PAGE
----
(Prayer: Writ Appeal filed against the order dated 04.08.2017 in W.P.No.19376 of 2017.)
S. Manikumar, J.
1. Challenge in this appeal is to an order made in W.P.No.19376 of 2017 dated 04.08.2017, by which, the Writ Court directed provisional release of the goods subject to the petitioner complying with the conditions imposed by this Court in W.P.Nos.43062 to 43070 of 2016 and W.P.Nos.1620 to 1628 of 2017 respectively dated 22.12.2016 and 25.01.2017. Writ Court further ordered that the above direction shall be complied with within a period of one week from the date of receipt of a copy of the order.
2. In a similar issue, when the Commissioner of Customs (Exports), Chennai IV Commissionerate, Customs House, Chennai and others filed W.A.Nos.1019 & 1020 of 2017, against the order made in W.P.Nos.7429 & 7430 of 2017,dated 18.07.2017, after considering the rival submissions, this Court, vide common order in the abovesaid appeals dated 07.09.2017, ordered as hereunder.
"32. According to the department, goods were declared as 'finished goods' by the exporter. Whereas, the reports indicate that they were 'unfinished'. Therefore, the department has conten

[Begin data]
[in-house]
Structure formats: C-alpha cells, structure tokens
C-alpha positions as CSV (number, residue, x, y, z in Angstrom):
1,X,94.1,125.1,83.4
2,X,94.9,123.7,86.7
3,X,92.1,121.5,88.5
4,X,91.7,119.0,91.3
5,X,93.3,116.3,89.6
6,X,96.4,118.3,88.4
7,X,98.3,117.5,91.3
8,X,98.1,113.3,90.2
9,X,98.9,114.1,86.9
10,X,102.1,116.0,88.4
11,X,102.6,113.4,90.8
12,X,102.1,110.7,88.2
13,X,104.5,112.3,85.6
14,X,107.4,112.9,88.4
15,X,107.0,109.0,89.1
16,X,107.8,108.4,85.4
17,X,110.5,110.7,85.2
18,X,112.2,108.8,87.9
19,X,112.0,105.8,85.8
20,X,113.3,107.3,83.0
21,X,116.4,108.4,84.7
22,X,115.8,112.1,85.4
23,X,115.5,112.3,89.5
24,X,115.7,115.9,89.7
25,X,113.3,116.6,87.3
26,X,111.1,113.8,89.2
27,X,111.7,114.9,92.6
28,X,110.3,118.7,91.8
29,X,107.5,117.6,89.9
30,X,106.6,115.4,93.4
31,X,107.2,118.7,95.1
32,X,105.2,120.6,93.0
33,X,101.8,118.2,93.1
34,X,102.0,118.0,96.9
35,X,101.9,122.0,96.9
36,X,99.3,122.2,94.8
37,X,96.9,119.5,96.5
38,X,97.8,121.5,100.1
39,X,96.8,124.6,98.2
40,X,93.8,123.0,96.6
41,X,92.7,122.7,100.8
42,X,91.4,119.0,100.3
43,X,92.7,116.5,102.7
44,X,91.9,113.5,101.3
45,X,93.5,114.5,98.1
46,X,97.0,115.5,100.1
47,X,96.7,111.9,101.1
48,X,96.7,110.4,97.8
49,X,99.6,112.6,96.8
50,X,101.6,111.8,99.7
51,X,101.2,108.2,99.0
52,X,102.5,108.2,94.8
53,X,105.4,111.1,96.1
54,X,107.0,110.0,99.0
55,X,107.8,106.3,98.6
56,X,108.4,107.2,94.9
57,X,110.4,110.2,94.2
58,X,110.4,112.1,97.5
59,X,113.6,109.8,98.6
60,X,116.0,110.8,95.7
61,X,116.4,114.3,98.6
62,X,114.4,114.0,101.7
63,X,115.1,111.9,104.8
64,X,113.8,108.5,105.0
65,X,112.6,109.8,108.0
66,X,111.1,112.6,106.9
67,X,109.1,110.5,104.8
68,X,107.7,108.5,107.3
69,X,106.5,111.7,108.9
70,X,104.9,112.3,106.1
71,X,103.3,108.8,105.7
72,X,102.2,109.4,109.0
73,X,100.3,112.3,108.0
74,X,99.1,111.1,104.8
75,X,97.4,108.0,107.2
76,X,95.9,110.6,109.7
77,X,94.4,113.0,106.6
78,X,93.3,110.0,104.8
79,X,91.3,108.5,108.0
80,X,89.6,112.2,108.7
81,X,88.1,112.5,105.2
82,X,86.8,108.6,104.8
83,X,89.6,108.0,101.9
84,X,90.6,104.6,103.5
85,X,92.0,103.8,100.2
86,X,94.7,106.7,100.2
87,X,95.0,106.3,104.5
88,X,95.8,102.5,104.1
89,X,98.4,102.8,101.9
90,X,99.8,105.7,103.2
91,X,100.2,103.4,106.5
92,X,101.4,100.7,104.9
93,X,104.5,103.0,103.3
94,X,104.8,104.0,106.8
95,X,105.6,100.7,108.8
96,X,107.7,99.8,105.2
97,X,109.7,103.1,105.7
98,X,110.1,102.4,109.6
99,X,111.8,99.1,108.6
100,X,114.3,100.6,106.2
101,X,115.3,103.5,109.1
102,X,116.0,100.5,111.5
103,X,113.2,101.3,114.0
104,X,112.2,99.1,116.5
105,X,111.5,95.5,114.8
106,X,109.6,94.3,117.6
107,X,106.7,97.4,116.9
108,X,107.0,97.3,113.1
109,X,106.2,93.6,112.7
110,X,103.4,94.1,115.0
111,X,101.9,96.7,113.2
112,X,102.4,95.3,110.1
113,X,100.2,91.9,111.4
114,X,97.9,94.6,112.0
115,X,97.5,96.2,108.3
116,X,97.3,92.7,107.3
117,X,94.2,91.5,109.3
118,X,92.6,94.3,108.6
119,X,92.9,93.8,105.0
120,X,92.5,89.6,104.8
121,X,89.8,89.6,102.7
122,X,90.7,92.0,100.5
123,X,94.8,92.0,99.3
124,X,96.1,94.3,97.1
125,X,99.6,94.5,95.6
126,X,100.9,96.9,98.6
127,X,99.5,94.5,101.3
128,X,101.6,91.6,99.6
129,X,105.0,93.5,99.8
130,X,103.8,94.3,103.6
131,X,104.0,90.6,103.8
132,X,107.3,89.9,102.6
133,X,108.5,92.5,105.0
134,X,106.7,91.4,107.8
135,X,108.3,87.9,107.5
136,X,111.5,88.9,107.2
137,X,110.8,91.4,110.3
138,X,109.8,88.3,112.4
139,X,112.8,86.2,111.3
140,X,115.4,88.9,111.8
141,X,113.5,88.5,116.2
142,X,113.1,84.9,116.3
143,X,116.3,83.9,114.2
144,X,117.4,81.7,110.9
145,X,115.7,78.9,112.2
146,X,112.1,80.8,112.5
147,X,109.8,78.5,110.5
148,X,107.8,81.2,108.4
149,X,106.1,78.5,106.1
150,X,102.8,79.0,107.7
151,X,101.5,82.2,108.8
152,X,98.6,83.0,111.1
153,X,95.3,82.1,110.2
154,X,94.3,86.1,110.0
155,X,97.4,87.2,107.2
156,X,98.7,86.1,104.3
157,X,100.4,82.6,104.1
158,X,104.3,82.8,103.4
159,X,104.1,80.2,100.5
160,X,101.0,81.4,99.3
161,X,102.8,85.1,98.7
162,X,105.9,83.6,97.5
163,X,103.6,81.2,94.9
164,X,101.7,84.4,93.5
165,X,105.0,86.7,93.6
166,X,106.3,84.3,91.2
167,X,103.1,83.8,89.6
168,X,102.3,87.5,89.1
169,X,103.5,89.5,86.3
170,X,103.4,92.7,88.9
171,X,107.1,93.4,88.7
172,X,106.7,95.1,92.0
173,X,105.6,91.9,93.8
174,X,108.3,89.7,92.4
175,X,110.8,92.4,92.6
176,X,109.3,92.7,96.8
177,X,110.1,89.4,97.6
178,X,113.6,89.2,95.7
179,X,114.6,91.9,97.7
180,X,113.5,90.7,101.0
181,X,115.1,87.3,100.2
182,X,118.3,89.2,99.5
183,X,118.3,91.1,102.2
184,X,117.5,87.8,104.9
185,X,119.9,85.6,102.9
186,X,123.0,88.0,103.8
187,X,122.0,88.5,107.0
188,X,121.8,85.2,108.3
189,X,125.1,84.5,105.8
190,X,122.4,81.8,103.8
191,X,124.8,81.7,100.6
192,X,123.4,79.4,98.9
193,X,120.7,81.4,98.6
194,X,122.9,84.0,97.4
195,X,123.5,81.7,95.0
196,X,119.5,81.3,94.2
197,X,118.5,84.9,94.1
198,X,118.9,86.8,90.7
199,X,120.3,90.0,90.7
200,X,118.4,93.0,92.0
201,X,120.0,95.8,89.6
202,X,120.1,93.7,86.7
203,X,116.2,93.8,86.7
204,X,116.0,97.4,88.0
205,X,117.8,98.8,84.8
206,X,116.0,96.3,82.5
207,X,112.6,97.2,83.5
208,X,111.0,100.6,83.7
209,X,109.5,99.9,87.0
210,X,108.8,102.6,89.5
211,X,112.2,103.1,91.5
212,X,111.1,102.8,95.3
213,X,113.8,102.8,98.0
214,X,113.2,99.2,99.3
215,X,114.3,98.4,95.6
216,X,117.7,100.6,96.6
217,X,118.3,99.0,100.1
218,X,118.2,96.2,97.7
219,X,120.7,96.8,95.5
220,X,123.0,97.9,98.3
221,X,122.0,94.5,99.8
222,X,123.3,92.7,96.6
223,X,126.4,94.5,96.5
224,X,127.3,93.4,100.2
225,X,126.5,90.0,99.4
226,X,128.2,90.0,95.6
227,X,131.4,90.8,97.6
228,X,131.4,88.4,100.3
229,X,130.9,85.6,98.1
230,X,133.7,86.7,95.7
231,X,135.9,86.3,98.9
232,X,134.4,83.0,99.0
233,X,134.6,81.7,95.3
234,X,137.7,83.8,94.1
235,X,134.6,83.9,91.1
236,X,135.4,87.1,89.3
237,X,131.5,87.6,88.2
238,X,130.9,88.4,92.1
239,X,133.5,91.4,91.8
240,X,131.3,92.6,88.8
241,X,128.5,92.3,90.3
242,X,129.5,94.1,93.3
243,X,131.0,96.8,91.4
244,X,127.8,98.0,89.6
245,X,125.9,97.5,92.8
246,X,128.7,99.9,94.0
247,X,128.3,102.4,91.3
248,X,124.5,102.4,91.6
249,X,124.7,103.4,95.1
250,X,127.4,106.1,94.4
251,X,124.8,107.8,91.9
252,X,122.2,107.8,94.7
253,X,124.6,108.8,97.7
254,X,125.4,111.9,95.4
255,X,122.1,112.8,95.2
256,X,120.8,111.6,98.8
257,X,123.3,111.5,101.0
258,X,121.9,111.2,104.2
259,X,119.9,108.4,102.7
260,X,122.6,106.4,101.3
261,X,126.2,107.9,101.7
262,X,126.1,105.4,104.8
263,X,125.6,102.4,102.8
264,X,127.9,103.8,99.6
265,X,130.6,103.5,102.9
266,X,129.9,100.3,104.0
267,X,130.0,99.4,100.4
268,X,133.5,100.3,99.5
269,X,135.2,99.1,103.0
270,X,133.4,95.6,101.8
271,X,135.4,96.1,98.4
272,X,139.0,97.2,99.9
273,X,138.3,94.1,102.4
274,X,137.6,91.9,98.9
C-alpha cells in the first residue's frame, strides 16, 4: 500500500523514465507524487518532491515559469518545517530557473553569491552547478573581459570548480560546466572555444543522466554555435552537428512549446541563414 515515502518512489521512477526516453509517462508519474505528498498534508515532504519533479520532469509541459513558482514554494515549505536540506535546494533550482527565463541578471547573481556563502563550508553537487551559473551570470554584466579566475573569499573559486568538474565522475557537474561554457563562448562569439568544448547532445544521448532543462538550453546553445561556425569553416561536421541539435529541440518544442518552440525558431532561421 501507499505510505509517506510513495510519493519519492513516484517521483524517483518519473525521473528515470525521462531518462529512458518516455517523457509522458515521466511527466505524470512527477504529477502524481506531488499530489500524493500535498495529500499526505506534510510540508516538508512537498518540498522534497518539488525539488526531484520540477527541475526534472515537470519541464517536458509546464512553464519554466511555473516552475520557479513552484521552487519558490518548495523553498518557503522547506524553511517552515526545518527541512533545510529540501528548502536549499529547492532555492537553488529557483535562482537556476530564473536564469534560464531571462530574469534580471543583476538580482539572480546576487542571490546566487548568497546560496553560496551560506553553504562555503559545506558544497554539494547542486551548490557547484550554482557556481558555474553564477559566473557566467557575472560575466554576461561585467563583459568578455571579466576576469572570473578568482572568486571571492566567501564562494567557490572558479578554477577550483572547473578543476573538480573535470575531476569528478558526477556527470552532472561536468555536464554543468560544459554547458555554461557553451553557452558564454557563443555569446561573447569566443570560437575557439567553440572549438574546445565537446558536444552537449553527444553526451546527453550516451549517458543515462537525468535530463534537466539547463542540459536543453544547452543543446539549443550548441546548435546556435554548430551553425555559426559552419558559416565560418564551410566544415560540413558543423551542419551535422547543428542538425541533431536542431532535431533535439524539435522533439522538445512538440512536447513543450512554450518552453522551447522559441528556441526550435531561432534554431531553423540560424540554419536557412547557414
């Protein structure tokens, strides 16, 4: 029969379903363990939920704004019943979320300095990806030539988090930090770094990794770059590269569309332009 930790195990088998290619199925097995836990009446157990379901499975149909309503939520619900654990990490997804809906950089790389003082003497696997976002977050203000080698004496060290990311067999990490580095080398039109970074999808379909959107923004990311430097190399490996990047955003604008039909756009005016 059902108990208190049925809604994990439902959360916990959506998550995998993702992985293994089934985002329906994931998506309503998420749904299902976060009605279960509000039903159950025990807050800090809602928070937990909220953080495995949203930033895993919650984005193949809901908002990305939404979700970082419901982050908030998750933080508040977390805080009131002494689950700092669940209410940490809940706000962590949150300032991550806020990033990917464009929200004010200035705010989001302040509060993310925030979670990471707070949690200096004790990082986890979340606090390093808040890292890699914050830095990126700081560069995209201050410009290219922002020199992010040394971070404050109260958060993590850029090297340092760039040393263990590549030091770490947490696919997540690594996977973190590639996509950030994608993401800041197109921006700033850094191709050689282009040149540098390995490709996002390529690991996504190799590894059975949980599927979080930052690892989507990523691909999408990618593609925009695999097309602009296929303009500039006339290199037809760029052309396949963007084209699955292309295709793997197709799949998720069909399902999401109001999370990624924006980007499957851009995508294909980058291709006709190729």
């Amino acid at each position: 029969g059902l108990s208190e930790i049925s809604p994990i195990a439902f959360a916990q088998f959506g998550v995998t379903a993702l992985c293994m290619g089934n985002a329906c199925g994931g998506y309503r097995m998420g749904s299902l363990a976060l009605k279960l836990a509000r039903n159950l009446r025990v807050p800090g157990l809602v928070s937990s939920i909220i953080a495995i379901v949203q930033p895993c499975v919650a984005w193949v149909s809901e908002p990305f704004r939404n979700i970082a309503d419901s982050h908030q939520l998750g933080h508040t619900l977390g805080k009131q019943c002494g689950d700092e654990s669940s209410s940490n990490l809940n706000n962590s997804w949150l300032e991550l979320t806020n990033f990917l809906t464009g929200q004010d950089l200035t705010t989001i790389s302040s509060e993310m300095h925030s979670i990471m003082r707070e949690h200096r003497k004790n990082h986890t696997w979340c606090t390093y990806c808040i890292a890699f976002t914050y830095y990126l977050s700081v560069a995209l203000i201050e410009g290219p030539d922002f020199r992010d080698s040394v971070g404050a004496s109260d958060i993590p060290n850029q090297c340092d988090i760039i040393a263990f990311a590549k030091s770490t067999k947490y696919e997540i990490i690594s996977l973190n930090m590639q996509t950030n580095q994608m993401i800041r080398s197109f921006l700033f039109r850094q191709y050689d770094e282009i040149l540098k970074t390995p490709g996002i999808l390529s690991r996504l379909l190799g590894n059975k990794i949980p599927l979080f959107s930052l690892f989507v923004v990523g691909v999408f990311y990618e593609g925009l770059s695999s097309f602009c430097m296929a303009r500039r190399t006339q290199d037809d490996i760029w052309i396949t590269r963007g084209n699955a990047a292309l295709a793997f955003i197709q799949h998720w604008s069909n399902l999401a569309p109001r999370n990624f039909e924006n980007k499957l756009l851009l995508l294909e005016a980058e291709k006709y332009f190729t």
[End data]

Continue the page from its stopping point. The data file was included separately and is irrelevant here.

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ed that there is misdeclaration and goods are liable for confiscation under Section 113(i)(ii) of the Customs Act, 1962 and thus, seized in terms of Section 110 of the Customs Act, 1962.33. Circular No.01/2011-Customs, issued by Central Board of Excise & Customs, Ministry of Finance, Department of Revenue, Government of India, deals with provisional release of export - goods detailed for investigation.34. Clause No.4 of the CBEC Circular No.01/2011 dated 04.01.2011, reads thus.4. Seizure should be resorted to only when the Customs officers have a reason to believe that the goods in question are liable to confiscation under the Customs Act, 1962 and thereafter the provisions of Section 110A of the Customs Act, 1962 would come into play. However, there may be situations when the goods are to be detained for purpose of tests etc. to confirm the declaration. In such cases the endeavour should be to quickly undertake the necessary action (test/enquiry etc.) and take appropriate legal action thereafter so that the period of detention is kept to the minimum. Thus, the following course of action is prescribed in respect of goods entered for exportation:(a) In case the export goods are found to be mis-declared in terms of quantity, value and description and are seized for being liable to confiscation under the Customs Act, 1962, the same may be ordered to be released provisionally on execution of a Bond of an amount equivalent to the value of goods along with furnishing an appropriate security in order to cover the redemption, fine and penalty.(b) In case the export goods are either suspected to be prohibited or found to be prohibited in terms of the Customs Act, 1962 or ITC (HS), the same should be seized and appropriate action for confiscation and penalty initiated.(c) In case the export goods are suspected of mis-declaration or where declaration is to be confirmed and further enquiry/confirmatory test or expert opinion is required (as in case of chemicals or textiles materials), the goods should be allowed exportation provisionally. The exporters in these cases are required to execute a Bond of an amount equal to the value of goods and furnish appropriate security in order to cover the redemption fine and penalty in case goods are found to be liable to confiscation. In case exports are made under any Export Promotion / Reward Schemes, the finalization of export incentives should be done only after receipt of the test report / finalisation of enquiry and final decision in the matter. The Bond executed for provisional release shall contain a clause to this effect.(d) Export goods detained for purpose of tests etc. must be dealt with on priority and the export allowed expeditiously unless the prohibited nature of goods is confirmed. Continued detention of any expert goods in excess of 3 days must be brought to the notice of the Commissioner of Customs, who will safeguard the interest of the genuine exporters as well as the revenue."35. As observed supra, in none of the final orders passed by the writ Court, there is a clear finding, as to whether the conditions imposed on 10.01.2017 are within the powers of the Customs department in terms of the Board's circular stated supra.36. Clause No.4(a) of the circular, clearly states that, in case the export goods are found to be misdeclared in terms of quantity, value and description and are seized for being liable to confiscation under the Customs Act, 1962, the same may be ordered to be released provisionally, on execution of a Bond of an amount equivalent to the value of goods along with furnishing an appropriate security in order to cover the redemption fine and penalty.37. Condition No.6(ii) stated supra makes it clear that on execution of bond for the value of the goods, an appropriate security for fine and penalty leviable, goods can be provisionally released. Reading of both clause No.4(a) of the Board's circular dated 04.01.2011 and condition No.6(ii) imposed in the initial provisional release order dated 23.11.2016, makes it clear that what is reiterated by the department, in the subsequent communication dated 10.01.2017, is only the expansion of the expression, "an amount equivalent to the value of the goods" as mentioned in clause 4(a) of the circular, in terms of monetary value of the goods declared. In the further communication dated 10.01.2017, the department has used the expression, "on the execution of bond for the value of goods and appropriate security, fine and penalty", and nothing more. Said aspect is clear from the reading of clause No.4(a) of the Board's circular dated 04.01.2011, which also states that on execution of a bond, of an amount equivalent to the value of the goods, alongwith furnishing appropriate security, in order to cover the redemption, fine and penalty.38. When the circular dated 04.01.2011 empowers the department to insist for appropriate security in order to cover redemption, fine and penalty, there is no manifest illegality in imposing a condition in the communication dated 10.01.2017 of the department, requiring the exporter to offer bank guarantee. What should be the form of security, is the discretion of the department and in the case on hand the department has sought for Indemnity Bond for value of goods and bank guarantee towards redemption, fine and penalty. The petitioner has been given the option to seek for release of the goods by furnishing bank guarantee from a nationalised bank equivalent to 30% of the export duty39. It is the case of the department, that there is misdeclaration and attempt to evade duty. On the facts and circumstances of the case, discretion exercised by the department, directing the exporters to submit bank guarantee, towards redemption, fine and penalty, cannot be said to be erroneous or contrary to the orders of this Court, in W.P.Nos.43062 to 43070 of 2016 dated 22.12.2016.40. In the light of the expression, an amount equivalent to the value of goods stipulated in Condition No.6(ii), with due respect, we are unable to subscribe to the views of the learned Single Judge that monetary value mentioned in the subsequent communication dated 10.01.2017 is in a sense diluted the very essence of the order dated 22.12.2016. Even taking it for granted, that in the earlier round of writ petitions, respondents therein have not articulated that the exporters have to offer security towards fine and penalty, in the form of a Bank Guarantee, that does not amount to a waiver of exercise of the powers conferred on the department by virtue of Clause No.4(a) of the Board's circular dated 04.01.2011.41. At the risk of repetition, when condition Nos.6(ii) & 6(iii) remain unaltered, as per the earlier orders made in W.P.Nos.43062 to 43070 of 2016 dated 22.12.2016, it cannot be contended that the department has erred in directing the exporters to offer Bank Guarantee as an appropriate security, in order to cover redemption, fine and penalty. In our view, the department cannot be compelled to follow an earlier interim order, which has merged with a simple closure of writ petitioner, without there being any adjudication on the merits.42. In State of Orissa Vs. Madan Gopal Rungta, reported in 1952 AIR 12:1952 SCR 28, the Hon'ble Apex Court held that interim orders are passed in aid of the main relief.43. In Kihoto Hollohan Vs. Zachillhu reported in 1992 SCR (1) 686: 1992 SCC Suppl. (2) 651 the Hon'ble Apex Court held that the purpose of interlocutory orders is to preserve in status-quo the rights of the parties, so that, the proceedings do not become infructuous by any unilateral overt acts by one side or the other during its pendency.44. In M/s.Shree Chamundi Mopeds Ltd., Vs. Church of South India Trust Association, Madras, reported in AIR 1992 SC 1439, the Hon'ble Supreme Court explained the distinction between quashing of an order and staying the operation of an order, as hereunder:"... while considering the effect of an interim staying the operation of the order under challenge, a distinction has to be made between quashing of an order and stay of the operation of an order. Quashing of an order results in the restoration of the position as it stood on the date of the passing of the order, which has been quashed. The stay of operation of an order does not, however, lead to such a result."45. On the facts and circumstances of the case on hand, the writ Court has not quashed the order impugned. It has only stayed the order. Needless to state that quashing of an order impugned, results in the position, as if there was no such order, on the date of passing the order. Stay of the order, does not lead to such an inference.46. The Hon'ble Supreme Court in State of Assam v. Barak Upatyaka D.U. Karmachari Sanstha, reported in (2009) 5 SCC 694, indicated that interim order which does not finally and conclusively decide an issue cannot be a precedent. The relevant observation reads as under:-"21. A precedent is a judicial decision containing a principle, which forms an authoritative element termed as ratio decidendi. An interim order which does not finally and conclusively decide an issue cannot be a precedent. Any reasons assigned in support of such non-final interim order containing prima facie findings, are only tentative. Any interim directions issued on the basis of such prima facie findings are temporary arrangements to preserve the status quo till the matter is finally decided, to ensure that the matter does not become either infructuous or a fait accompli before the final hearing."47. In Narcotics Centre Bureau Vs. Dilip Pralhad Namade reported in AIR 2004 SC 2950 : (2004) 3 SCC 619, the Hon'ble Supreme Court held that there was no scope for laying down a law at the interlocutory stage.48. In the light of the discussion and decisions, we are of the view that common orders passed in W.P.Nos.7429 and 7430 of 2017 dated 18.07.2017, requires interference. Orders impugned in these writ appeals are set aside. Writ Appeals are allowed. No Costs. Consequently, the connected Civil Miscellaneous Petitions are closed."3. Instant Writ Appeal filed by the Principal Commissioner of Customs III (SIIB), Customs House, Chennai and others are on identical facts. Though a representation has been made for filing counter affidavit, in the instant appeal, we are of the view that the same is not required.4. In the light of the common order made in W.A.Nos.1019 and 1020 of 2017 dated 07.09.2017, instant appeal W.A.No.1138 of 2017 has to be allowed on the same lines, as extracted supra. Impugned Order made in W.P.No.19376 of 2017 dated 04.08.2017 is set aside. Writ Appeal is allowed. No Costs. Consequently, the connected Civil Miscellaneous Petition is closed.